When the last trump shall sound, — the trembling base
Of tombs, of temples, pyramids be riven,
And all the dead arise before the hosts of Heaven!

Oh! in that awful hour, of what avail
Unto the "spiritual body" will be found
The costliest canopy, or proudest tale
Recorded on it? — what avail the bound
Of holy, or unconsecrated ground?
As freely will the unencumber'd sod
Be cleft asunder at that trumpet's sound,
As Royalty's magnificent abode
As pure its inmate rise, and stand before his GOD. pp. 2-3.

The following extract from Verses on the Death of a Youth of great promise, will remind the admirers of Cowper of some of that author's smaller pieces.

We had hopes it was pleasure to nourish,
(Then how shall our sorrow be mute?)
That those bright buds of genius would flourish,
And burst into blossoms and fruit.

But our hopes and our prospects are shaded,
For the plant which inspir'd them hath shed
Its foliage, all green and unfaded,
Ere the beauty of spring-time hath fled.

Like foam on the crest of the billow,
Which sparkles, and sinks from the sight;
Like leaf of the wind shaken willow,
Though transiently, beauteously bright;—

Like dew-drops, exhal'd as they glisten
Like perfume, which dies soon as shed
Like melody, hush'd while we listen;—
Is Memory's dream of the dead. p. 70.

The following, inscribed "To the Memory of Mary Fletcher" are nearly of the same character.

Enthusiast, fanatic, and fool,
Many who read thy life will style thee;
And others, more sedate and cool,
Will pity, who dare not revile thee.

For me, I feel, on laying down
The volume, neither power nor will
To ape the critic's frigid frown
To flatter thee were idler still.

While living, praise of man to thee
Was nothing: o'er thy mouldering earth,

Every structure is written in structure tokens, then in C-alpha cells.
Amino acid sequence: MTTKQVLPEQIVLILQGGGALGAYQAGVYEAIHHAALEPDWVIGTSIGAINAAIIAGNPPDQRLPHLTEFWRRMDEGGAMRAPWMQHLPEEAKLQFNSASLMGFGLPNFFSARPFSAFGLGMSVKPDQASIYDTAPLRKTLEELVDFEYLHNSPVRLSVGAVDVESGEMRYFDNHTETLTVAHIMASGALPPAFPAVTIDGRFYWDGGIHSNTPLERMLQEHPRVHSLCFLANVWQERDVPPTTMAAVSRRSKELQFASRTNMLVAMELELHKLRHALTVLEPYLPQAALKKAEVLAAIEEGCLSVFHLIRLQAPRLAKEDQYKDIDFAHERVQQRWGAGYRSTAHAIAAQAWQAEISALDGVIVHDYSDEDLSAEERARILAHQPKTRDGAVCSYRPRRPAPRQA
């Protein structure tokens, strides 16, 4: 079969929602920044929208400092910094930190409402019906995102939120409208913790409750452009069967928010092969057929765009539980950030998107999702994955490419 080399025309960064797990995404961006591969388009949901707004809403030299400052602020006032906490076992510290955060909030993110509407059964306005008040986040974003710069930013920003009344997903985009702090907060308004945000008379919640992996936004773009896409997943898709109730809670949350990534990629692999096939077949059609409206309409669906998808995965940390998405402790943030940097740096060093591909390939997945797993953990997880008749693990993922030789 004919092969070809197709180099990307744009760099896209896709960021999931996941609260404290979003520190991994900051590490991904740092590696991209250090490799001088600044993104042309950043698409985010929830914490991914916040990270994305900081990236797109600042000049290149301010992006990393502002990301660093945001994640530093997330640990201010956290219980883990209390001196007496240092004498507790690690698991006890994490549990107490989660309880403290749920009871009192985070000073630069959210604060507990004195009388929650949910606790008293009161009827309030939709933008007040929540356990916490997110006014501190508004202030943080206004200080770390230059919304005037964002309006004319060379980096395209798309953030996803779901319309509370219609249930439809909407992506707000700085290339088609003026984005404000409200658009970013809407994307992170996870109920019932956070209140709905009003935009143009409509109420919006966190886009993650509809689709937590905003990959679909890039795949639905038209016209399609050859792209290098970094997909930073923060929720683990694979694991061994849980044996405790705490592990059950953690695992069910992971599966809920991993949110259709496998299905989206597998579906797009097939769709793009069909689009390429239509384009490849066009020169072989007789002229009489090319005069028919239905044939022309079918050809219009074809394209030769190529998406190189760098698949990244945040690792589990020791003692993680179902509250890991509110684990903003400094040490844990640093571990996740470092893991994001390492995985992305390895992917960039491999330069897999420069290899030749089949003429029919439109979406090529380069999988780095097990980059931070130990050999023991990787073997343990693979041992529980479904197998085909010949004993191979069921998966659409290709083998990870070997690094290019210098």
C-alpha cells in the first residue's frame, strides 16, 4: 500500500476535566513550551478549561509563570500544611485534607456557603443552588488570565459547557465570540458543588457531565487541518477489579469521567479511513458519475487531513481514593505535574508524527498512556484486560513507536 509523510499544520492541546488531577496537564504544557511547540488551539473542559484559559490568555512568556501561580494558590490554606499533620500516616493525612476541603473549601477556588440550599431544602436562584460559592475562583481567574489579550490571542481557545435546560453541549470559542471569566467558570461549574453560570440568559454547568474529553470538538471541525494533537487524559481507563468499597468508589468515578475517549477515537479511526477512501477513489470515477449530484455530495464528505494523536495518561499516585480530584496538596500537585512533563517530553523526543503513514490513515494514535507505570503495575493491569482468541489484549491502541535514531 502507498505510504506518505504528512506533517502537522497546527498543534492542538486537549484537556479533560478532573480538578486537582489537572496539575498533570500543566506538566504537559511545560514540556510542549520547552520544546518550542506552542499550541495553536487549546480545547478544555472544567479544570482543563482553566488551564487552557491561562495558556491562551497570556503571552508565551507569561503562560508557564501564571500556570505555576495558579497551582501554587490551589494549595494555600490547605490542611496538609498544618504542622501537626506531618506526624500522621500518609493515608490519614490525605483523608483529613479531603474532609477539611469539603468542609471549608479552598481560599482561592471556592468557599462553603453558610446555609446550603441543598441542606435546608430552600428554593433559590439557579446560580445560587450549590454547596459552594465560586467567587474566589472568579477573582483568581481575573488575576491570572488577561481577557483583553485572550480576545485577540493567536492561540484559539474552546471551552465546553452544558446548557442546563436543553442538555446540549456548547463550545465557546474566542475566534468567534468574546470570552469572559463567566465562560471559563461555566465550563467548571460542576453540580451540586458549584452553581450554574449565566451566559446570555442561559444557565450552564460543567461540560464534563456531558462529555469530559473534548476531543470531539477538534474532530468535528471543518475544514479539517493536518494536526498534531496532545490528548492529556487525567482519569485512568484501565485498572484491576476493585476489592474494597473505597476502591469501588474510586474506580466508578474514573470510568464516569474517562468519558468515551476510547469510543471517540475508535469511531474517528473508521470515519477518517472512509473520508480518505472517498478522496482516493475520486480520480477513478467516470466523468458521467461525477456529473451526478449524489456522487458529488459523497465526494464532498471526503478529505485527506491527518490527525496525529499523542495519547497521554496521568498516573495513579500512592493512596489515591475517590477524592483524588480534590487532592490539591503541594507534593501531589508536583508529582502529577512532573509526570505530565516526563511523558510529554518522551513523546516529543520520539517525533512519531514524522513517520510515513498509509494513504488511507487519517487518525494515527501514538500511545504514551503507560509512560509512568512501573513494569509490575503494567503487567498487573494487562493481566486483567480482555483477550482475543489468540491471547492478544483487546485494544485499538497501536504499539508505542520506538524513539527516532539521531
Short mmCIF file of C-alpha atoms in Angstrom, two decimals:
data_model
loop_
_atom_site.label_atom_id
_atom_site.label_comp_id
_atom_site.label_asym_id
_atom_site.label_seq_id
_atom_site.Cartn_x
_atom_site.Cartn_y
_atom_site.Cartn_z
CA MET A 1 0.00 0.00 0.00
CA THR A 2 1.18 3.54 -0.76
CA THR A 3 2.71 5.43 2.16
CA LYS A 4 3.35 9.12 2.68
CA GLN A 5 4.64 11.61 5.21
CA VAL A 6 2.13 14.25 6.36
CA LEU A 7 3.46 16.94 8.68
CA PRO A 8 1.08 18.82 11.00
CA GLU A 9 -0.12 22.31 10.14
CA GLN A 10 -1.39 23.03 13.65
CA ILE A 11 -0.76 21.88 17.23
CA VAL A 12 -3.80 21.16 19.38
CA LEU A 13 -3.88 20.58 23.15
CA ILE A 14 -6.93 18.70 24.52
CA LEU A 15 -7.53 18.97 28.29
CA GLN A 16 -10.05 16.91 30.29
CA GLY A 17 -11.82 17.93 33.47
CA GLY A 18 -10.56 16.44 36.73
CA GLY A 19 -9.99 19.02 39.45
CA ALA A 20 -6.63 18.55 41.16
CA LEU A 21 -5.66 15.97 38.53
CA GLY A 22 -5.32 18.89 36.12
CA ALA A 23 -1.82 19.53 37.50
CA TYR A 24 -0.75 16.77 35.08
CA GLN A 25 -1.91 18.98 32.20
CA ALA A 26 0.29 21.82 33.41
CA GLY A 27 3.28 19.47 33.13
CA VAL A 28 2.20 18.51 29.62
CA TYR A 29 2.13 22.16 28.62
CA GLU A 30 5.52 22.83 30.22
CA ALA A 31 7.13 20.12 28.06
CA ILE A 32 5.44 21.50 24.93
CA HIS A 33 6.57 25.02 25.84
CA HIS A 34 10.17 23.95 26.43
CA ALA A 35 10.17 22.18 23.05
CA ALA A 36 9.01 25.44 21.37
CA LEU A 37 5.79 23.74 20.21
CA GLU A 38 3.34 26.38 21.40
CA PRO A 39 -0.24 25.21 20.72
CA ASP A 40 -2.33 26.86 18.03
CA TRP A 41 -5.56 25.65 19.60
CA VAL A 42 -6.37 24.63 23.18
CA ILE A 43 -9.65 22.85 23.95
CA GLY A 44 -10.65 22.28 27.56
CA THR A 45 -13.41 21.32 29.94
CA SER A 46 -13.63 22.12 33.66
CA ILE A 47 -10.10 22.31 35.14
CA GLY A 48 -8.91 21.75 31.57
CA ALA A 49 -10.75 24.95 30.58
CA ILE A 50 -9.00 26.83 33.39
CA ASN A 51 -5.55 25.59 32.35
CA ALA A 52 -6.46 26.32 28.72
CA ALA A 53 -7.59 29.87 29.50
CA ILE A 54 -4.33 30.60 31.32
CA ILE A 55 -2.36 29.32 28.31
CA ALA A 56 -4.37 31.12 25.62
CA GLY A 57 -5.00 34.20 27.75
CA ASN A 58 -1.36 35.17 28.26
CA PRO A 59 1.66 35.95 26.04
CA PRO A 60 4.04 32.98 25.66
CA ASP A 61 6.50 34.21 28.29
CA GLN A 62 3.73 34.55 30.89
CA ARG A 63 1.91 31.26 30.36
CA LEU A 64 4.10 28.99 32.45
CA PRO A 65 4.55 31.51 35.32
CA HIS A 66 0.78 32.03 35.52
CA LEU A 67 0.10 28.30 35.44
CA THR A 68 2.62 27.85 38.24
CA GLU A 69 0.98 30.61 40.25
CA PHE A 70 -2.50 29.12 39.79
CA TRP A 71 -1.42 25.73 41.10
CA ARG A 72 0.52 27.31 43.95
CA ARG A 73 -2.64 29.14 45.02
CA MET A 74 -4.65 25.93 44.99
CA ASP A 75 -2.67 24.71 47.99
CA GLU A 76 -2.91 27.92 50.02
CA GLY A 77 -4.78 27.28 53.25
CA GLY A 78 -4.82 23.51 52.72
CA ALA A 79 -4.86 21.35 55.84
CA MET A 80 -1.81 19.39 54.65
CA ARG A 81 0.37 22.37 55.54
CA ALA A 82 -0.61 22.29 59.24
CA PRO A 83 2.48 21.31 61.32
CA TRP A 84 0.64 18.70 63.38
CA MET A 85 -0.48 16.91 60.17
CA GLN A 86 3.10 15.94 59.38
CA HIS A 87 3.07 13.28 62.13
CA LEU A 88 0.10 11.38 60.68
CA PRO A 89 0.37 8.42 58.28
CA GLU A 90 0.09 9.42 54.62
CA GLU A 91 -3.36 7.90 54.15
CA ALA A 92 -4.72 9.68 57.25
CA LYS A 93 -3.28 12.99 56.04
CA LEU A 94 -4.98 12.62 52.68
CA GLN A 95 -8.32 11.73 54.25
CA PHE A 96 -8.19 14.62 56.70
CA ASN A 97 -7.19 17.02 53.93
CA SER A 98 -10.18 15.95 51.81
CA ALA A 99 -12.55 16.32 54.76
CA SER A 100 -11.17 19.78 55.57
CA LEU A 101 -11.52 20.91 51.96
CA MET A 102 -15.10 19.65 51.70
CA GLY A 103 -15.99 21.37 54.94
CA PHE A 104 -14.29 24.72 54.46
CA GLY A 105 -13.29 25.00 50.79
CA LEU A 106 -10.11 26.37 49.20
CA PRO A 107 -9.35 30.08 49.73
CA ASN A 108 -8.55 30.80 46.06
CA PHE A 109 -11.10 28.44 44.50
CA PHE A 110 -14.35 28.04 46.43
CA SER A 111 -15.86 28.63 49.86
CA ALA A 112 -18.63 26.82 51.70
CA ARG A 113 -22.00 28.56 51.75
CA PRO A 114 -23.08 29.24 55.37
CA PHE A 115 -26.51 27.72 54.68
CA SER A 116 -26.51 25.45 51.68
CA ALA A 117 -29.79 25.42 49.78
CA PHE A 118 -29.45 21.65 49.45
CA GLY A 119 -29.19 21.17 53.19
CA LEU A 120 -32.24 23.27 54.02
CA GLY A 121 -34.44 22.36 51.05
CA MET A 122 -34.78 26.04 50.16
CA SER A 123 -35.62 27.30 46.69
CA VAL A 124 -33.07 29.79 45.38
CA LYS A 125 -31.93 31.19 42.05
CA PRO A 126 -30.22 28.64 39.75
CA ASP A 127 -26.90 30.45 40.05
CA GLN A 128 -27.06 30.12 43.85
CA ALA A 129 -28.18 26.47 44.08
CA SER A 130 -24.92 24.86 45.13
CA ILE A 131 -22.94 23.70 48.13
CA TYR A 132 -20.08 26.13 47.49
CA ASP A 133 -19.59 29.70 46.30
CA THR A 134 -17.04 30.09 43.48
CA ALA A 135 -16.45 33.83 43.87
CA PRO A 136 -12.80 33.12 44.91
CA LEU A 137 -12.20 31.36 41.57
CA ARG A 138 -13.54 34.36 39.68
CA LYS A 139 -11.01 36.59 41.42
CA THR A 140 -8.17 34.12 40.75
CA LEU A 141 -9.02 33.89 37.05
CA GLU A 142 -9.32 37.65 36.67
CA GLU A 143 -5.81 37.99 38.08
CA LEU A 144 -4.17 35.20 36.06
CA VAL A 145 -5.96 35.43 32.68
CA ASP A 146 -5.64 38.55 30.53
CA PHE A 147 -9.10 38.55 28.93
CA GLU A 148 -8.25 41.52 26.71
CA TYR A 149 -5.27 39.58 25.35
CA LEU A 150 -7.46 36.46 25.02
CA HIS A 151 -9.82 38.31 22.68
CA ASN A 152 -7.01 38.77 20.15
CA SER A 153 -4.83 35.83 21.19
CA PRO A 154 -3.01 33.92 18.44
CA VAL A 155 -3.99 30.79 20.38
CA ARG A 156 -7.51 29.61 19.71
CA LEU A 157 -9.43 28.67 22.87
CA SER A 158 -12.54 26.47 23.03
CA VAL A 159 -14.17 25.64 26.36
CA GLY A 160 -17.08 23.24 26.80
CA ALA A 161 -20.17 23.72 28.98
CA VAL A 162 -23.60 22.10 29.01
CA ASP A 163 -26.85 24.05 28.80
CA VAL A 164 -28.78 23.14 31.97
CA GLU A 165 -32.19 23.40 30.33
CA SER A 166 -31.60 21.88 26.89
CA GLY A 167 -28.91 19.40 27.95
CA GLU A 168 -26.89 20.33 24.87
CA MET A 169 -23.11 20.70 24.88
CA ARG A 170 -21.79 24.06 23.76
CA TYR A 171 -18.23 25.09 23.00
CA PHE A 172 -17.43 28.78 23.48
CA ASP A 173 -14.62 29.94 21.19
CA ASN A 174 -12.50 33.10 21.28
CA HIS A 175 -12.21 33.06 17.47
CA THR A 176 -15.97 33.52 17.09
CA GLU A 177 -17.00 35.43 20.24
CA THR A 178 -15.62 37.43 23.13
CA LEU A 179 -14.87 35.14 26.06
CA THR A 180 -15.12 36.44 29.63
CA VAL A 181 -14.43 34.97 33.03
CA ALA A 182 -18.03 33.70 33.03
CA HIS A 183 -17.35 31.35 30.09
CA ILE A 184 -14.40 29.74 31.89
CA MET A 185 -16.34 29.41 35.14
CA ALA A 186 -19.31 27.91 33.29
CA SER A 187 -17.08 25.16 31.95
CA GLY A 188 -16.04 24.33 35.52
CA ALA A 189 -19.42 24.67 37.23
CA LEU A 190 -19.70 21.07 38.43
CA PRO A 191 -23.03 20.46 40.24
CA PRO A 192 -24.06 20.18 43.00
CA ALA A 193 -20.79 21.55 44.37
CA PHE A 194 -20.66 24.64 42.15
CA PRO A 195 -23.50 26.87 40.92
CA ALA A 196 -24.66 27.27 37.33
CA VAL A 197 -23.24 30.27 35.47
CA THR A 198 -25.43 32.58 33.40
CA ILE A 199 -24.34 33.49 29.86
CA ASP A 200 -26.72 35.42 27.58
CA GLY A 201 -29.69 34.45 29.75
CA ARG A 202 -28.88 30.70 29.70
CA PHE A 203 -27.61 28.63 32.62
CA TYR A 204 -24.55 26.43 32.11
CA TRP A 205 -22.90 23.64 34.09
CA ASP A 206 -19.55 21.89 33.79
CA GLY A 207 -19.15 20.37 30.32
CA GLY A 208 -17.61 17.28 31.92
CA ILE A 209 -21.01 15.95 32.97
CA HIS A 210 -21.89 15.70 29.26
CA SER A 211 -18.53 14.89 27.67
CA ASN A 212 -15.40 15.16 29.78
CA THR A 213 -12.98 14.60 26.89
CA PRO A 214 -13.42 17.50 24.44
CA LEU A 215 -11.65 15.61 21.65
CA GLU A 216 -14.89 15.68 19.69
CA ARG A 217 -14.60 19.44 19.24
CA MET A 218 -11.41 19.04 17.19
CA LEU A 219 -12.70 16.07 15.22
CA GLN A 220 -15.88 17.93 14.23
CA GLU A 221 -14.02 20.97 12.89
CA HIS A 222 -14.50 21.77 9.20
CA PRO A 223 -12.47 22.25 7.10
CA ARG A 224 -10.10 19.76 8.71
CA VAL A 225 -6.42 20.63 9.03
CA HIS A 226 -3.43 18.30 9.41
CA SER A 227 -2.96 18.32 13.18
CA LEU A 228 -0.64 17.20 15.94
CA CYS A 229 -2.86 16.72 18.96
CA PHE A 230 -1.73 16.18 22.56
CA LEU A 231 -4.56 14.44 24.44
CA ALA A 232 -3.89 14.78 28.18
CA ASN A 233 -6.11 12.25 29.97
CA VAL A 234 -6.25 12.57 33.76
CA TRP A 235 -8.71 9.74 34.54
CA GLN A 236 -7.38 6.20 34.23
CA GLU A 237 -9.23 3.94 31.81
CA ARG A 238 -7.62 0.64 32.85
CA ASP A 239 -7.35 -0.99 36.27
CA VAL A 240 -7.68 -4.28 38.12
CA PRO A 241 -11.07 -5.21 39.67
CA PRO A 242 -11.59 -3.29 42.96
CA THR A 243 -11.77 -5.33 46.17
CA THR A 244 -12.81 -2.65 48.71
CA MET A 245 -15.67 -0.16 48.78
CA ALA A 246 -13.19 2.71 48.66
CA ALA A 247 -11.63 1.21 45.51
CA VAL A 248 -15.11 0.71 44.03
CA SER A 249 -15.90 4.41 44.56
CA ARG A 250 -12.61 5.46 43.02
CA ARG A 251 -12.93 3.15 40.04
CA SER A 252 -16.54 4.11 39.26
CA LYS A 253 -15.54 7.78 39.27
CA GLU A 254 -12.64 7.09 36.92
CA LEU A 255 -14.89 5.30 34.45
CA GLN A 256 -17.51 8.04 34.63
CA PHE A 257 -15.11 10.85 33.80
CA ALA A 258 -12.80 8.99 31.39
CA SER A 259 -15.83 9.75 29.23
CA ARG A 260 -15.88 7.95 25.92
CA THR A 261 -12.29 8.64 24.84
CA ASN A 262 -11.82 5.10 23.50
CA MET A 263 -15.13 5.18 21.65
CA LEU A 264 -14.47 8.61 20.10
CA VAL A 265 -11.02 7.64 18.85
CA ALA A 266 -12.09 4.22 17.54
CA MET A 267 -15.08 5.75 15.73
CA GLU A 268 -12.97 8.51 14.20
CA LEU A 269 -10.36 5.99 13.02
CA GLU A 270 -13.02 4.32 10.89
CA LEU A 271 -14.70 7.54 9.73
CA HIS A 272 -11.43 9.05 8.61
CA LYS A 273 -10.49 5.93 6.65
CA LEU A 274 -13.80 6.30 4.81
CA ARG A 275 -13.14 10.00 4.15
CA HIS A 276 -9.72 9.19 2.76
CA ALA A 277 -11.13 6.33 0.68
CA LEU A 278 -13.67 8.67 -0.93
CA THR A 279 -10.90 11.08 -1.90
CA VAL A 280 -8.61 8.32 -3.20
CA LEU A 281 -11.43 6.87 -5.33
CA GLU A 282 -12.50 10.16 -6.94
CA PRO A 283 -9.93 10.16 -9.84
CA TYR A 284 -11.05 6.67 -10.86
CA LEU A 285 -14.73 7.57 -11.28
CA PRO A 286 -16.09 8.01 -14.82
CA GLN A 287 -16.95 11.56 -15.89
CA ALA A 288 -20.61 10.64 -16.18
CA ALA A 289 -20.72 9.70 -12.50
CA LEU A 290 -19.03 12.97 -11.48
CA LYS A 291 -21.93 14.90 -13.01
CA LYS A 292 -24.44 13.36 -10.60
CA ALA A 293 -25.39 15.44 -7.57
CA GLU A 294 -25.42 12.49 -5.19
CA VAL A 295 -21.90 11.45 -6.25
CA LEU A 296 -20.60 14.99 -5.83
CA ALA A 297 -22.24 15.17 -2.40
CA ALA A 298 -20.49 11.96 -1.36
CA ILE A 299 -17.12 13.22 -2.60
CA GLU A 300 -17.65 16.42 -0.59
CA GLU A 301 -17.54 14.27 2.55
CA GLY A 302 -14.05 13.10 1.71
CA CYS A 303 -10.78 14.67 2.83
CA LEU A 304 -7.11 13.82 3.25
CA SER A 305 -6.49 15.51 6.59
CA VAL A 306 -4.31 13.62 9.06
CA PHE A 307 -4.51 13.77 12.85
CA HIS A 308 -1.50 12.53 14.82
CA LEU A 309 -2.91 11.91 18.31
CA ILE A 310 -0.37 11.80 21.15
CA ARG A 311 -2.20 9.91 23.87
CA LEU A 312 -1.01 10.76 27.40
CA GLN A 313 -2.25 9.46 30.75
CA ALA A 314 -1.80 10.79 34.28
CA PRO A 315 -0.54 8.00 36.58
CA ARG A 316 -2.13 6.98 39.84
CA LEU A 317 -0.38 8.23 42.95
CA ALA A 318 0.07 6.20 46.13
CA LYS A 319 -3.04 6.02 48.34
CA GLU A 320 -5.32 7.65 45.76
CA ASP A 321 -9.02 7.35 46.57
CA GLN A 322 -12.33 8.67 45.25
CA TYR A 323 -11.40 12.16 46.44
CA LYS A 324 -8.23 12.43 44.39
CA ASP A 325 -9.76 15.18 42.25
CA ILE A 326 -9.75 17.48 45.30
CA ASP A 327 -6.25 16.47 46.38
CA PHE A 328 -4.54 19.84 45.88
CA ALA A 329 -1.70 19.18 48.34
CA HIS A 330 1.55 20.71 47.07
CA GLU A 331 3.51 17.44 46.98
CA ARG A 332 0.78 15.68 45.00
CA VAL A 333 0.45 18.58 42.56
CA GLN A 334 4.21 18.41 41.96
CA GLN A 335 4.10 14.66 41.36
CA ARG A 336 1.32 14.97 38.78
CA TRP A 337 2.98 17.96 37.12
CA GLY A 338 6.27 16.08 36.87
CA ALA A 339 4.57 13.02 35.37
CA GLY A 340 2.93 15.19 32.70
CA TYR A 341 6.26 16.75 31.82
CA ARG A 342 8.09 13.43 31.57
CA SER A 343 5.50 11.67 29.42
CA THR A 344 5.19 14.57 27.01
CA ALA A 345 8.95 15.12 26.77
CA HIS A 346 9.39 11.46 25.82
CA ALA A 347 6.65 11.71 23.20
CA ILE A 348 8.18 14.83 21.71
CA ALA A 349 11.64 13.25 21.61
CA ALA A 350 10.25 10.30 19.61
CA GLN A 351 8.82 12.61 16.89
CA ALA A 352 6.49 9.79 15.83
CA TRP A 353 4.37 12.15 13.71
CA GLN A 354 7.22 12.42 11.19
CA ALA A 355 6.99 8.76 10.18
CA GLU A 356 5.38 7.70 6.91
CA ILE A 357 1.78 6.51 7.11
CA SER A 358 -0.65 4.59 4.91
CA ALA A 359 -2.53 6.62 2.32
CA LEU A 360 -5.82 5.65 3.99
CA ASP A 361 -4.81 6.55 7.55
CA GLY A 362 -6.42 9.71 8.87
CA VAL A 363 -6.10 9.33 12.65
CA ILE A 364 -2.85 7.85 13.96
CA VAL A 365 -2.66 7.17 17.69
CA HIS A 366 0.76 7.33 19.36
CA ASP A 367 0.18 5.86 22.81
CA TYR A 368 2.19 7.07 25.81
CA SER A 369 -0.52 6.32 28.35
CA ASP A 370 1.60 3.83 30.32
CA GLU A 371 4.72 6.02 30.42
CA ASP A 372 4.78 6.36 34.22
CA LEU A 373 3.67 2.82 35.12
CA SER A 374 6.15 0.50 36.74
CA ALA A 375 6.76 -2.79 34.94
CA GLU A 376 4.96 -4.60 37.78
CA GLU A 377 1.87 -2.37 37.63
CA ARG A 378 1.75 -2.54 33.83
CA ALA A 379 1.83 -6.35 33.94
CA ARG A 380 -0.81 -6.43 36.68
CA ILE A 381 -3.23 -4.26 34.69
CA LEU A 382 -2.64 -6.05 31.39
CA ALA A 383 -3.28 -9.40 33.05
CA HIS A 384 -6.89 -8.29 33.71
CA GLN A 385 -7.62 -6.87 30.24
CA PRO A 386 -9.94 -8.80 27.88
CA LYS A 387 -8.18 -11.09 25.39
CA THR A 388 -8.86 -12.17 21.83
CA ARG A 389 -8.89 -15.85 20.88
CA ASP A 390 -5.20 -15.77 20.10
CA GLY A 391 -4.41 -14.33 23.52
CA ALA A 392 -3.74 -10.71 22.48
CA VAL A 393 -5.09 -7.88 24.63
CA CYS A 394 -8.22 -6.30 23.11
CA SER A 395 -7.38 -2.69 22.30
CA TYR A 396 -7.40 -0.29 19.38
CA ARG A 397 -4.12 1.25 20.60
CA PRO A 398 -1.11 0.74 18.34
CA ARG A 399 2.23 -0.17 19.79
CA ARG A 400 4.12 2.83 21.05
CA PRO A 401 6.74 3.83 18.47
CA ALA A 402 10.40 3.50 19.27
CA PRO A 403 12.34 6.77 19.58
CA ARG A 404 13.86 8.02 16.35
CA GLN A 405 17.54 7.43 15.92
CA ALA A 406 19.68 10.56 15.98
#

Its empty echo now would be
But mockery of thy Christian worth!

Yet there are those, with whom the test
Of truth is not the Gospel creed;
To whom thy life will be a jest,
Thy path — a parable indeed!

And these, perchance, to show their wit,
Will heap thy name with obloquy;
And o'er thy hallow'd pages sit,
"Drest up in brief authority."

To thee it matters not; but those
Who honour and revere thy name,
May be allow'd to interpose,
And vindicate thy well-earn'd fame.

Not for thy sake alone, but theirs
Who tread the path which thou hast trod; &c.
pp. 76-78.

And the same model may be traced in the following lines to Bonaparte in his island prison.

Far from the battle's shock,
Fate hath fast bound thee;
Chain'd to the rugged rock,
Waves warring round thee.

Instead of the trumpet's sound,
Sea-birds are shrieking;
Hoarse on thy rampart's bound,
Billows are breaking.

For ensigns unfurling,
Like sunbeams in brightness;
Are crested waves curling,
Like snow-wreaths in whiteness.

No sycophants mock thee
With dreams of dominion;
But rude tempests rock thee,
And ruffle thy pinion. pp. 122, 123.

This stanza shows, that the author's dislike to tombstones is not altogether insuperable.

Onward the queen of night advances: slow
Through fleecy clouds with majesty she wheels
Yon tower's indented outline, tombstones low,
And mossy grey, her silver light reveals
Now quivering through the lime-trees' foliage steals
And now each humble, narrow, nameless bed,
Whose grassy hillock not in vain appeals
To eyes that pass by epitaphs unread,
Rise to the view. How still the dwelling of the dead! p. 88.

And the same image is brought still more prominently forward in the following.

How lonely and lovely their resting-place seem'd!
An enclosure which care could not enter:
And how sweetly the grey lights of evening gleam'd,
On the solitary tomb in its centre!

When at morn, or at eve, I have wander'd near,
And in various lights have view'd it,
With what differing forms, unto friendship dear,